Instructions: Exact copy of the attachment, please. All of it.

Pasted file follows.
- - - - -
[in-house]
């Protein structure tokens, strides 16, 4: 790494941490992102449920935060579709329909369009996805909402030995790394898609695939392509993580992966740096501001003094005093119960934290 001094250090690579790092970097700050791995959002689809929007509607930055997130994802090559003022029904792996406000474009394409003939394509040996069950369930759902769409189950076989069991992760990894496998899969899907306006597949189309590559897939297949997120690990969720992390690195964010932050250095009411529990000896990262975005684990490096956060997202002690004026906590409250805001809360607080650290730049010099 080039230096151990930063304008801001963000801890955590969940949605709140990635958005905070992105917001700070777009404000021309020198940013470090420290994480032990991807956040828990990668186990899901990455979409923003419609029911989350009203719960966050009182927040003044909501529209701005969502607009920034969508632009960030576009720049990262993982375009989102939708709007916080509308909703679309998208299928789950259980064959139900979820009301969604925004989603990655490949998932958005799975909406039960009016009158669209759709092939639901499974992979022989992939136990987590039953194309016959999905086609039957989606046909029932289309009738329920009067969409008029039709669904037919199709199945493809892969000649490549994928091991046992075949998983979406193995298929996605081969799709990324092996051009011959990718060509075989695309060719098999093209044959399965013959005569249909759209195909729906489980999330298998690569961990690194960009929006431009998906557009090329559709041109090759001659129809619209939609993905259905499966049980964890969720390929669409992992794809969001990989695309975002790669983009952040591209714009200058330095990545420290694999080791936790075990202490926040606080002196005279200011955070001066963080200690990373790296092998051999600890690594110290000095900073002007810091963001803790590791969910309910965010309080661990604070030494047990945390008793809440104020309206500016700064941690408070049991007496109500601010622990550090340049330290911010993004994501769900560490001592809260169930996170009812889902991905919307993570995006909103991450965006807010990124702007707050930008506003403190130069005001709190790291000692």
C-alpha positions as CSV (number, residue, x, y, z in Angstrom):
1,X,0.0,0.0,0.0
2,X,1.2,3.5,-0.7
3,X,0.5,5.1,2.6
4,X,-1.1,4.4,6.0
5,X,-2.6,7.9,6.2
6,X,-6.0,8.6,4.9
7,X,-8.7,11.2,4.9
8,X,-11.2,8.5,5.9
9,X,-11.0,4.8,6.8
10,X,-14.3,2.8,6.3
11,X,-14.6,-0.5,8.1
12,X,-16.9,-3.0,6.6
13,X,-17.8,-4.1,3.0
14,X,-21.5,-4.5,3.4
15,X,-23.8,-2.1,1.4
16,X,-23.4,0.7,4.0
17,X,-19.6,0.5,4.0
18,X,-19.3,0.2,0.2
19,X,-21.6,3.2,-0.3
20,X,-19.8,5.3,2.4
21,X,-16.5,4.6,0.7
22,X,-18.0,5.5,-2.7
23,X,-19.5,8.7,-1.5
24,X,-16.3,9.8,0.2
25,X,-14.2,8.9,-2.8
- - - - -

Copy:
[in-house]
């Protein structure tokens, strides 16, 4: 790494941490992102449920935060579709329909369009996805909402030995790394898609695939392509993580992966740096501001003094005093119960934290 001094250090690579790092970097700050791995959002689809929007509607930055997130994802090559003022029904792996406000474009394409003939394509040996069950369930759902769409189950076989069991992760990894496998899969899907306006597949189309590559897939297949997120690990969720992390690195964010932050250095009411529990000896990262975005684990490096956060997202002690004026906590409250805001809360607080650290730049010099 080039230096151990930063304008801001963000801890955590969940949605709140990635958005905070992105917001700070777009404000021309020198940013470090420290994480032990991807956040828990990668186990899901990455979409923003419609029911989350009203719960966050009182927040003044909501529209701005969502607009920034969508632009960030576009720049990262993982375009989102939708709007916080509308909703679309998208299928789950259980064959139900979820009301969604925004989603990655490949998932958005799975909406039960009016009158669209759709092939639901499974992979022989992939136990987590039953194309016959999905086609039957989606046909029932289309009738329920009067969409008029039709669904037919199709199945493809892969000649490549994928091991046992075949998983979406193995298929996605081969799709990324092996051009011959990718060509075989695309060719098999093209044959399965013959005569249909759209195909729906489980999330298998690569961990690194960009929006431009998906557009090329559709041109090759001659129809619209939609993905259905499966049980964890969720390929669409992992794809969001990989695309975002790669983009952040591209714009200058330095990545420290694999080791936790075990202490926040606080002196005279200011955070001066963080200690990373790296092998051999600890690594110290000095900073002007810091963001803790590791969910309910965010309080661990604070030494047990945390008793809440104020309206500016700064941690408070049991007496109500601010622990550090340049330290911010993004994501769900560490001592809260169930996170009812889902991905919307993570995006909103991450965006807010990124702007707050930008506003403190130069005001709190790291000692």
C-alpha positions as CSV (number, residue, x, y, z in Angstrom):
1,X,0.0,0.0,0.0
2,X,1.2,3.5,-0.7
3,X,0.5,5.1,2.6
4,X,-1.1,4.4,6.0
5,X,-2.6,7.9,6.2
6,X,-6.0,8.6,4.9
7,X,-8.7,11.2,4.9
8,X,-11.2,8.5,5.9
9,X,-11.0,4.8,6.8
10,X,-14.3,2.8,6.3
11,X,-14.6,-0.5,8.1
12,X,-16.9,-3.0,6.6
13,X,-17.8,-4.1,3.0
14,X,-21.5,-4.5,3.4
15,X,-23.8,-2.1,1.4
16,X,-23.4,0.7,4.0
17,X,-19.6,0.5,4.0
18,X,-19.3,0.2,0.2
19,X,-21.6,3.2,-0.3
20,X,-19.8,5.3,2.4
21,X,-16.5,4.6,0.7
22,X,-18.0,5.5,-2.7
23,X,-19.5,8.7,-1.5
24,X,-16.3,9.8,0.2
25,X,-14.2,8.9,-2.8